“I tell all my grandkids, you’re un caballo. Do you know what that means?”
The first time he asked, I shook my head “no,” for Spanish was never spoken in the home.
“Caballo means horse.”
“No matter what, you just keep going.”
That day, the image that came to mind is of a wild horse, galloping in the wind, her mane following her as she roams an open field.
To begin asking these questions, however, it took a 3000-mile journey to another city, another country. In London, England, during my second year of Acting training at Royal Central School of Speech and Drama, my class had been assigned a new novela by a Nuyorican writer to adapt for the stage. Naturally, I turned to my grandfather for all these questions I had on being Puerto Rican, on growing up in New York. But in London, naturally, as I was the only American, the only Latina, and the only Puerto Rican in my class of seventeen, my classmates turned to me for all their questions:
“Where is Puerto Rico?” one would half-jokingly ask.
“What does it mean if it’s a ‘territory’?”
And my all-time favorite: “What is ‘Latino’?”
I jumped to provide the answers. Finally, I was being seen. Even if the extent of “being seen” was reduced to me becoming a walking Google with thighs and a full head of curls.
I became a walking Google with thighs and a full head of curls.
The novelty of being The Token Latina wore off, however, and by only the second week of rehearsals, a deep, troubling pang began to throb in my gut. If my impostor syndrome weren’t enough to continually question why I had been included in the one percent of applicants granted access to this elite institution, whose concrete steps to enter the building are casually etched with the names of legendary alumni (Dame Judi Dench, Carrie Fisher, Laurence Olivier, to name a few), I would convince myself that the fact that I happened to check these boxes was the only reason I was accepted in the first place, the only reason I was worthy of being listened to.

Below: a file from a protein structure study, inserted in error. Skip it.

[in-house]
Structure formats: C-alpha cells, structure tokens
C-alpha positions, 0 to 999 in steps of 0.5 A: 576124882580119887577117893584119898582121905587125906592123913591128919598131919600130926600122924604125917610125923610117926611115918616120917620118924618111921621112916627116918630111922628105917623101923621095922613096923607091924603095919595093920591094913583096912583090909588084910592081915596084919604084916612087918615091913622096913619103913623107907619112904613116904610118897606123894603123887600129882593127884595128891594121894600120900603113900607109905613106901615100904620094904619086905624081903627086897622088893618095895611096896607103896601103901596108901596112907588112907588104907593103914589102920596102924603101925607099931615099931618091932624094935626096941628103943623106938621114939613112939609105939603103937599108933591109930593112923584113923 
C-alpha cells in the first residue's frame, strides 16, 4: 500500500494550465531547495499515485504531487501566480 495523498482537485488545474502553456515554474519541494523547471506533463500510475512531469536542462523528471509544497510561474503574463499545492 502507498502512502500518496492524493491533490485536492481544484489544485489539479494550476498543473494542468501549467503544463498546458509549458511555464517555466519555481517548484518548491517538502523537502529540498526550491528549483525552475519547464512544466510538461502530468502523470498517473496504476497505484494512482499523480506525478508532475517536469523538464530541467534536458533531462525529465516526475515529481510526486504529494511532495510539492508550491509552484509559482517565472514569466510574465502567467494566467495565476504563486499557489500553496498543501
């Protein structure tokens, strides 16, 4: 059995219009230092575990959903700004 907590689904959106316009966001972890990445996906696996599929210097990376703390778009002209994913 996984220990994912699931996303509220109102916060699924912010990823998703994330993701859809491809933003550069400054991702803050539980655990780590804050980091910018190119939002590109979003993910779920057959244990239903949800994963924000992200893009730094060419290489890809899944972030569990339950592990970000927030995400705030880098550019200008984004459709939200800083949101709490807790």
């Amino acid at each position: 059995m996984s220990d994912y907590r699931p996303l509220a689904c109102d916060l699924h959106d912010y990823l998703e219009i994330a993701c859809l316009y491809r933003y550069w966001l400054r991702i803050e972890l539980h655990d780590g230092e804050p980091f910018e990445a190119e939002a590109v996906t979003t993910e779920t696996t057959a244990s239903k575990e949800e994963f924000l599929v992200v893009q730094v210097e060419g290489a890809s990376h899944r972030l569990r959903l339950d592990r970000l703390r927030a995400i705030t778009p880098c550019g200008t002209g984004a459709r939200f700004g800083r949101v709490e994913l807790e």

I shut down. I wanted to take up as little space as possible: Winding my curls in a tight bun, sitting back in silence during rehearsals when a classmate would ask me how to pronounce a certain line. My professors watched me as I attempted to recede into the background. They were perplexed as to why I had chosen to not contribute to rehearsals, even when, out of anyone in the rehearsal room, I was the most informed on the subject matter not only in theory, but in practice — I was someone who knew what it meant to be Puerto Rican in her blood and bones. And yet, I had convinced myself I knew nothing. That I was a fraud. I truly believed I had begun to hear sneers from my classmates who didn’t believe I was Latina enough for not being able to speak Spanish fluently. Now that I was being seen, or rather, exposed, I wasn’t enough. Further into the background I went.